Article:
(Walter) Fernald & B.G.Schub.
Silene polypetala (syn. Silene catesbaei) is a rare species of flowering plant in the pink family known by the common names eastern fringed catchfly and fringed campion. It is native to Georgia and northern Florida in the United States. It is threatened by the loss and degradation of its habitat. It is a federally listed endangered species of the United States.
This plant is a rhizomatous perennial herb growing from a thick taproot topped with a woody, branching caudex. There are several stems and shoots measuring up to 40 centimeters in length. The lance-shaped leaves are each up to 9 centimeters long by 25 wide and grow in pairs along the stem. The inflorescence usually has three flowers. Each flower has five pink or white fan-shaped petals with fringed tips, each measuring 1.5 to 2.5 centimeters long. The base of the flower is encased in a papery 10-veined calyx of sepals. The plant can reproduce vegetatively by resprouting from its rhizome, so what appears to be several plants may be one plant with genetically identical clones.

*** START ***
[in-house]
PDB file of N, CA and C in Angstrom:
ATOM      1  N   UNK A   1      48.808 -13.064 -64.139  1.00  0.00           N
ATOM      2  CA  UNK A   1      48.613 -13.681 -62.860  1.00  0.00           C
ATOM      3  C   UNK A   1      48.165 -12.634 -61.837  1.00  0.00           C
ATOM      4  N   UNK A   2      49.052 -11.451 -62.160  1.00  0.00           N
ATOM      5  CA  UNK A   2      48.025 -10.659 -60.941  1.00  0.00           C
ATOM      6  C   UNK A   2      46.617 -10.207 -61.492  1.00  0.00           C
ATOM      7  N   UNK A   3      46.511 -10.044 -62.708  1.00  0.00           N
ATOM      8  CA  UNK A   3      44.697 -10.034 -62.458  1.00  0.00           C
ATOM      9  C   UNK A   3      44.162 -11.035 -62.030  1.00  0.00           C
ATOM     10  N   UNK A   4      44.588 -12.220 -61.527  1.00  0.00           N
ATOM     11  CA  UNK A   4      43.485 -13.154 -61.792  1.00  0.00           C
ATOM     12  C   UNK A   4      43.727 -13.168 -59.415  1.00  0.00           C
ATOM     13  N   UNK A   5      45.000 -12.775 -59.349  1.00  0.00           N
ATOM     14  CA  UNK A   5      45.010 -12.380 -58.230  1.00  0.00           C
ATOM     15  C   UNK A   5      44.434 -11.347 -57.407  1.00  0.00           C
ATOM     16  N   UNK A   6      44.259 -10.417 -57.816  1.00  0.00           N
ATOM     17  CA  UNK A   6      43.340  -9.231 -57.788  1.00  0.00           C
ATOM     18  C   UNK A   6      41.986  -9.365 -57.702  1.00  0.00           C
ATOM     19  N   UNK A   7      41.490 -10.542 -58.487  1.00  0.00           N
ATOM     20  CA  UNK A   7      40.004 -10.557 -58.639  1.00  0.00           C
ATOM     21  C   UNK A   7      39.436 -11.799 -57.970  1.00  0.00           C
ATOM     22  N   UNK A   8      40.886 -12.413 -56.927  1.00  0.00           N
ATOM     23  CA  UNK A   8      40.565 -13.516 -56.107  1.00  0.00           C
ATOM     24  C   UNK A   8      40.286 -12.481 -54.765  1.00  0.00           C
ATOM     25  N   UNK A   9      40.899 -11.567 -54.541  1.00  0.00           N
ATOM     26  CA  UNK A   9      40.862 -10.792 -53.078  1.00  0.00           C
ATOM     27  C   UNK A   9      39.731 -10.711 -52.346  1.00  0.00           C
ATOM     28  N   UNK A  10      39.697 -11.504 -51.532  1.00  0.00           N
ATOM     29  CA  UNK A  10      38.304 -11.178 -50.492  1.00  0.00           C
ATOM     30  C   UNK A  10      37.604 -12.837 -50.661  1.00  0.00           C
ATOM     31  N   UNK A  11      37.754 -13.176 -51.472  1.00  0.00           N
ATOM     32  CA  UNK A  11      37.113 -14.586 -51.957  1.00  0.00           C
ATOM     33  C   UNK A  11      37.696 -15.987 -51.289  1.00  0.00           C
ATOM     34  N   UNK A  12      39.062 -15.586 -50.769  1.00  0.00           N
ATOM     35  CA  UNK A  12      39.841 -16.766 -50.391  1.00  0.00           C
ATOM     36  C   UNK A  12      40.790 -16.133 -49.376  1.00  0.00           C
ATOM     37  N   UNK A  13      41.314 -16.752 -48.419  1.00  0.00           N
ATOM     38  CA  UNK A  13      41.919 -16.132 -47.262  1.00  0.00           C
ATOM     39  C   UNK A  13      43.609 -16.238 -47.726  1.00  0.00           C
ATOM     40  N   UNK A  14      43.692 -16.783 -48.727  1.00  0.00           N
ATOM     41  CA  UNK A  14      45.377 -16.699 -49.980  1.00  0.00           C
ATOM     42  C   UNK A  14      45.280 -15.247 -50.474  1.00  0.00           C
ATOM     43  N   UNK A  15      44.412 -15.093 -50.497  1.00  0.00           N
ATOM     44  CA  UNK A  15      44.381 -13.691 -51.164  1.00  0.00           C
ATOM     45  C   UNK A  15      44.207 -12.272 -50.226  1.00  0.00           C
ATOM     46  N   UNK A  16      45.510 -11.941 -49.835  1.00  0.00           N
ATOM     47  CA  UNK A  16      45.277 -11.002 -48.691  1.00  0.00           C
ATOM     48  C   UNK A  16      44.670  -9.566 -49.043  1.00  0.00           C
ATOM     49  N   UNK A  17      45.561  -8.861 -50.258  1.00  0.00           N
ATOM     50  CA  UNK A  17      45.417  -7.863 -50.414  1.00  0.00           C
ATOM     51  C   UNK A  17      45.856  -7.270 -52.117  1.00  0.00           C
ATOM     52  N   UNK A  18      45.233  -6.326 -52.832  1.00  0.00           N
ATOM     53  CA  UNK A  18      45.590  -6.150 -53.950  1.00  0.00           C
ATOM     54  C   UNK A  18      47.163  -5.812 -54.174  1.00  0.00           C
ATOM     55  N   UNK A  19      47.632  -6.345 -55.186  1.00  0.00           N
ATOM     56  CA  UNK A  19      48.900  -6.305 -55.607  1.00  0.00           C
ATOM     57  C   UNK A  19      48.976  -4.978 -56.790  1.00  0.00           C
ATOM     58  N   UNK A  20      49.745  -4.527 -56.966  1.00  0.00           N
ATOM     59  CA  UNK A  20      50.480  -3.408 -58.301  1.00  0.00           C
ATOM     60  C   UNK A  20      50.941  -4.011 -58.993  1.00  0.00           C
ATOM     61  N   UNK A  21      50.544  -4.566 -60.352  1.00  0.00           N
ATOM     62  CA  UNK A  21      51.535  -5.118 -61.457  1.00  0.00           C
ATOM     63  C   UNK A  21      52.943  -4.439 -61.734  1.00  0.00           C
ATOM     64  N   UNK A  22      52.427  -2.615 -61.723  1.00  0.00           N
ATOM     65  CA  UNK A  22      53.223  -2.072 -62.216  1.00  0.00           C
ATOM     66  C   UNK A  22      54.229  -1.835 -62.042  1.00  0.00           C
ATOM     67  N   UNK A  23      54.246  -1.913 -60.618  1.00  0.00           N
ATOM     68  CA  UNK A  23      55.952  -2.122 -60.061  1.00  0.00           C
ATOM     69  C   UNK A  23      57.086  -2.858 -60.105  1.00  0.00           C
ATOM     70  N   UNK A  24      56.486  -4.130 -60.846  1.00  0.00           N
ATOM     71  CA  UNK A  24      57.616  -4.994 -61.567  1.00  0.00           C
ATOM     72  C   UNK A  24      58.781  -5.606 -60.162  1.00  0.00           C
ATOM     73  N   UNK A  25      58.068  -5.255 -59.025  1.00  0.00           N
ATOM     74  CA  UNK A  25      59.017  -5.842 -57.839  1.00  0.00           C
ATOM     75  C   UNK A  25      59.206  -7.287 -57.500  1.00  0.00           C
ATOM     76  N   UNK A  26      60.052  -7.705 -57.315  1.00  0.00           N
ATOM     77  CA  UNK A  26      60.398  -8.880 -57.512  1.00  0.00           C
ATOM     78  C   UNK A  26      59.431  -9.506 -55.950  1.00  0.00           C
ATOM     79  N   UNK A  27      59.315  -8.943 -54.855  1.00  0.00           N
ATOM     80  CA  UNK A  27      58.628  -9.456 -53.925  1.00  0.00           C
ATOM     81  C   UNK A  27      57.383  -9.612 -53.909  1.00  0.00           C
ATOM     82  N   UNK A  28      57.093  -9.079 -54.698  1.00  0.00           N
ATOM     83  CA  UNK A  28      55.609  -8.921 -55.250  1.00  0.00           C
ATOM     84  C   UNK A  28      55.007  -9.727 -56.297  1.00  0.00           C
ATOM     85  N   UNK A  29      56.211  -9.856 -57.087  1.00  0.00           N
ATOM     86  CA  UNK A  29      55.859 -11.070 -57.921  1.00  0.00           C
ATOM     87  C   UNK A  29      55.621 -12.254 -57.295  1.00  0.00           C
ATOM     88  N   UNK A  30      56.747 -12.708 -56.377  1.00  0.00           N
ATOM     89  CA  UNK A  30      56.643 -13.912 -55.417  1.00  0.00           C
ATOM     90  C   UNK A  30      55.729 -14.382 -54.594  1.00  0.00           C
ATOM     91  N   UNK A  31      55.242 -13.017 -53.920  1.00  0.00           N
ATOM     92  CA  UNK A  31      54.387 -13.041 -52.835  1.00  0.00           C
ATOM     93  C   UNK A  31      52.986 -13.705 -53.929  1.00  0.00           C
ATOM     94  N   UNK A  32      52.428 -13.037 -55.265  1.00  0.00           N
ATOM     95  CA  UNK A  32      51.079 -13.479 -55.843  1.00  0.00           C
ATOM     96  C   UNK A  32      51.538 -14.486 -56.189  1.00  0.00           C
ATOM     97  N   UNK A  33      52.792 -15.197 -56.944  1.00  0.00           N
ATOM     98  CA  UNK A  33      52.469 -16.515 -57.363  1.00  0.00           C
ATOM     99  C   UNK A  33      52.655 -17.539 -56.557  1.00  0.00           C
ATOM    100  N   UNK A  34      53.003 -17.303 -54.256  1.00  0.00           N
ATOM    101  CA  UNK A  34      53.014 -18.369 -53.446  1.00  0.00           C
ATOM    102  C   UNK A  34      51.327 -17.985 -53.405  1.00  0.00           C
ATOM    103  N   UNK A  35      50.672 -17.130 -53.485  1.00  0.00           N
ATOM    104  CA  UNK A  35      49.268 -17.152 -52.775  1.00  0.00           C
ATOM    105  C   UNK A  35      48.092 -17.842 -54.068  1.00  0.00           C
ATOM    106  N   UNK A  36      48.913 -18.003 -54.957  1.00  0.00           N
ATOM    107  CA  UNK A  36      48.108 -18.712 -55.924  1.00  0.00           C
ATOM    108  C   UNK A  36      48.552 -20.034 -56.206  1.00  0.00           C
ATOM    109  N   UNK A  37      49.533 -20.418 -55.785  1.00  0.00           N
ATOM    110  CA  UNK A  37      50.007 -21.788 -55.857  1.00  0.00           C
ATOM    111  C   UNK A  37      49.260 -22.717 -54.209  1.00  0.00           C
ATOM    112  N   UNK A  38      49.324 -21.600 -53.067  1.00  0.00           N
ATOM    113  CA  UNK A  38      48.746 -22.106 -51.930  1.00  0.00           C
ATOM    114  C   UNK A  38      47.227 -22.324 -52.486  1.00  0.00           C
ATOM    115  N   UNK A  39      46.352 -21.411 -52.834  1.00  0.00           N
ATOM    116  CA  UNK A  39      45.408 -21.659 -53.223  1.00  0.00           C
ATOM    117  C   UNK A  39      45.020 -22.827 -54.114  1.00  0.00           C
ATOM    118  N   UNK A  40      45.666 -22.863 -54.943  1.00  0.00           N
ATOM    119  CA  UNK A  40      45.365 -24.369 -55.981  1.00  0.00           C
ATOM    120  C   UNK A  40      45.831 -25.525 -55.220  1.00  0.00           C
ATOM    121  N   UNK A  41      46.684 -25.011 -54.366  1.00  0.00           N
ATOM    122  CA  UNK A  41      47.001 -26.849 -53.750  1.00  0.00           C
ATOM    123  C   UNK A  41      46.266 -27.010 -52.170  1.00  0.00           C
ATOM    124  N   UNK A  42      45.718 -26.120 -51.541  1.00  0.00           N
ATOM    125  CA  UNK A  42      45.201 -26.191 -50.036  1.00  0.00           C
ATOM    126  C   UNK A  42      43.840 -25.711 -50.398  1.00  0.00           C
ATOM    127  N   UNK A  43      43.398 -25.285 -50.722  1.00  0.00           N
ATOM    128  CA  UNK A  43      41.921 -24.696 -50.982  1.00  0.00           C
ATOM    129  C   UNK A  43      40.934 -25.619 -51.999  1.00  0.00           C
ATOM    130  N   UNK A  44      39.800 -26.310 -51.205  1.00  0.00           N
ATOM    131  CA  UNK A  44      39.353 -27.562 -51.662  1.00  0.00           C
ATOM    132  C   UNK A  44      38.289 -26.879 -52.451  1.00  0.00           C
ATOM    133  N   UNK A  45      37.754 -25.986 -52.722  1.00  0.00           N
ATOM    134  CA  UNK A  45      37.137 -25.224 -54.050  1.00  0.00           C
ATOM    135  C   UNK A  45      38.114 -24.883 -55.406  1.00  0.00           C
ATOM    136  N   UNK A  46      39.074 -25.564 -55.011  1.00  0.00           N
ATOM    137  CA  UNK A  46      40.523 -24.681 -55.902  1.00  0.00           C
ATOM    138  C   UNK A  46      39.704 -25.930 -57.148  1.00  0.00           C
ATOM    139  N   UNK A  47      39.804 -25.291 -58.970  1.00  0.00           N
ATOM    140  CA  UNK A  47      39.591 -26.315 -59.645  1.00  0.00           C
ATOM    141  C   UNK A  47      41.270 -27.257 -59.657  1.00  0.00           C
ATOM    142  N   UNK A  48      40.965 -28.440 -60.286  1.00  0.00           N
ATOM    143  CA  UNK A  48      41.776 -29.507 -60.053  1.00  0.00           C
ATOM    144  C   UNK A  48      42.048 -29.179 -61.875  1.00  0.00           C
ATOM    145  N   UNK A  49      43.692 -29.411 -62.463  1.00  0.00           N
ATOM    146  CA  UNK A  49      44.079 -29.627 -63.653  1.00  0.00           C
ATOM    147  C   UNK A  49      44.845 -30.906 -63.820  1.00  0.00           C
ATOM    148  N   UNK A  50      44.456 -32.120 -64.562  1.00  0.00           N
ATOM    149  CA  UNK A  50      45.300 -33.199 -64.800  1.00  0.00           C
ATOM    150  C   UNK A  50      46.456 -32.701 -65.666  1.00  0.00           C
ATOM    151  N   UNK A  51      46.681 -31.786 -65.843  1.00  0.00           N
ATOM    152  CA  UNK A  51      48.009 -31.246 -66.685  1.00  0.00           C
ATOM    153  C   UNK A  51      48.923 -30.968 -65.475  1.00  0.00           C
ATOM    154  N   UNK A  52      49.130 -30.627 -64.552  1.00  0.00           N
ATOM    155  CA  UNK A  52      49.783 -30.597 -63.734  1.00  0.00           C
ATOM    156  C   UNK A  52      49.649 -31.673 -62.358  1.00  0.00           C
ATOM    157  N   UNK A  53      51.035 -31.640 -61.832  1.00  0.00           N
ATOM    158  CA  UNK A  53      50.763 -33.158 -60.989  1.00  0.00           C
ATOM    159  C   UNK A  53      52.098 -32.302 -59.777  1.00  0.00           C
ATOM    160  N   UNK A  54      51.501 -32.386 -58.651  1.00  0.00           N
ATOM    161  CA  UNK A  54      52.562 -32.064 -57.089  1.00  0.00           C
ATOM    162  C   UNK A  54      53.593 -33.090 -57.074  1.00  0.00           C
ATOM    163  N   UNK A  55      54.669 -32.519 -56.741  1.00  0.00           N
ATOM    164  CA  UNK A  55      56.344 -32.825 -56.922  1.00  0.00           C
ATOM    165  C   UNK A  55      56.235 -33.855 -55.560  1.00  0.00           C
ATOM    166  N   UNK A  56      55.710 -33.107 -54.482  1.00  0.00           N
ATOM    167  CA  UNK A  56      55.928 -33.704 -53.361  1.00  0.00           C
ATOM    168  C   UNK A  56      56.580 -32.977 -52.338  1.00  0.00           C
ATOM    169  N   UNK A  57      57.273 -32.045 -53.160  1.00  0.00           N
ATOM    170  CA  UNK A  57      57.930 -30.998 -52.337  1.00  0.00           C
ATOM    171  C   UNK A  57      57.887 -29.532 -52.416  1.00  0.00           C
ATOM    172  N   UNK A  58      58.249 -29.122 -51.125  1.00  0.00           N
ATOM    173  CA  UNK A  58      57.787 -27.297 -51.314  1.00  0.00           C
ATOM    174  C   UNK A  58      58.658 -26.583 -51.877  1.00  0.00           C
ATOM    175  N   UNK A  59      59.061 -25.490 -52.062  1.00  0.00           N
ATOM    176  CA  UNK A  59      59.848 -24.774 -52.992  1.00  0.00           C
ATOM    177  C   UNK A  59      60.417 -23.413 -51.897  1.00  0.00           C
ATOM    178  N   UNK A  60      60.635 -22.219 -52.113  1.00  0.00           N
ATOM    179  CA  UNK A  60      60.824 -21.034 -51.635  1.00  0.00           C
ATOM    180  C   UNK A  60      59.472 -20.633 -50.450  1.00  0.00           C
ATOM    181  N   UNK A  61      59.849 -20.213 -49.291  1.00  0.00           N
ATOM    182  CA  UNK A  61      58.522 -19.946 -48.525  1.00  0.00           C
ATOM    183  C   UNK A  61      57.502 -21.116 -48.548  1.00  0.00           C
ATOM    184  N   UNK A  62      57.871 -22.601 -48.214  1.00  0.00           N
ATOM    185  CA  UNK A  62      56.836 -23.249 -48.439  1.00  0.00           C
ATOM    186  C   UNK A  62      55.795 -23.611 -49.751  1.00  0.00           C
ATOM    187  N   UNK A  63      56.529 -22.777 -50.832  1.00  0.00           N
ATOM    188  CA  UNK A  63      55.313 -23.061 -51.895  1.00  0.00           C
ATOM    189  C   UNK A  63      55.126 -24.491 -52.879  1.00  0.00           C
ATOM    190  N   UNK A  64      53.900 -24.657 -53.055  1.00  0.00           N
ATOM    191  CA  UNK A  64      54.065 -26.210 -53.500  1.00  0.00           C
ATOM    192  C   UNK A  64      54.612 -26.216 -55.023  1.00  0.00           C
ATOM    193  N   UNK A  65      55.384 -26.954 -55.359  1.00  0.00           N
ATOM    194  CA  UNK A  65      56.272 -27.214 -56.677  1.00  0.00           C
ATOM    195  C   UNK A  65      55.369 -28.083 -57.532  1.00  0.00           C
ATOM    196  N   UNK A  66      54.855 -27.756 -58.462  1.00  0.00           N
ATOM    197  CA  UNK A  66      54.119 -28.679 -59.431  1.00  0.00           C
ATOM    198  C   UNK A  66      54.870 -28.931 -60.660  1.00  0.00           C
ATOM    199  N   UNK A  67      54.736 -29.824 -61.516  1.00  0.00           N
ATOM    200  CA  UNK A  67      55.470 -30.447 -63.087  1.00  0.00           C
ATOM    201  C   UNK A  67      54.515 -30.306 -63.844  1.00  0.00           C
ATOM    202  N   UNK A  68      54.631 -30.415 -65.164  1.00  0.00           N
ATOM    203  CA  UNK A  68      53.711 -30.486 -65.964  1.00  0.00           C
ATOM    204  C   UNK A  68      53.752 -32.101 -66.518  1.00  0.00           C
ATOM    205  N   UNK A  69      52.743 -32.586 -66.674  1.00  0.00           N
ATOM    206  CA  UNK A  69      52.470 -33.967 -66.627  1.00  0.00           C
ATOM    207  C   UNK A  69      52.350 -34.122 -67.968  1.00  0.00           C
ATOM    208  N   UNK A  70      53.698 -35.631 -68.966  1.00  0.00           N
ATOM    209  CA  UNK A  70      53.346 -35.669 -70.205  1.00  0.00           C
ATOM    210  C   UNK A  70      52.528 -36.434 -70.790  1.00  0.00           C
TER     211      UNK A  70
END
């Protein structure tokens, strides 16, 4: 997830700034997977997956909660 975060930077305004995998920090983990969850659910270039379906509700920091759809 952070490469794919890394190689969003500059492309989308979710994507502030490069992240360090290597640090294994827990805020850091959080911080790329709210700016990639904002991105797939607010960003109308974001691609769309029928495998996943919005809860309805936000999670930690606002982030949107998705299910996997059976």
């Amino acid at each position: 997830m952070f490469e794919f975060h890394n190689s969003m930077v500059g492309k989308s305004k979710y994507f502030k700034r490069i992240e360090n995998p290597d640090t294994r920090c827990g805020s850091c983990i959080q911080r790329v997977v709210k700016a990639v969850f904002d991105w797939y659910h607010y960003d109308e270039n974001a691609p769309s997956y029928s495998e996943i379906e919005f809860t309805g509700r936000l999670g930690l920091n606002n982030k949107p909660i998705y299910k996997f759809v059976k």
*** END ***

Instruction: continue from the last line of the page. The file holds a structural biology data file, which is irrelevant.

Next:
The main threat to the species is the loss of its habitat. In Georgia some populations have been endangered from logging and excavation activities, resulting in habitat fragmentation. The introduced species English ivy (Hedera helix) has invaded one population. Other invasive plant species include Japanese honeysuckle (Lonicera japonica), Chinese privet (Ligustrum sinense), spiceberry (Ardisia crenata), heavenly bamboo (Nandina domestica), and golden bamboo (Phyllostachys aurea). Though some populations have been destroyed, some new ones have been discovered in the meantime.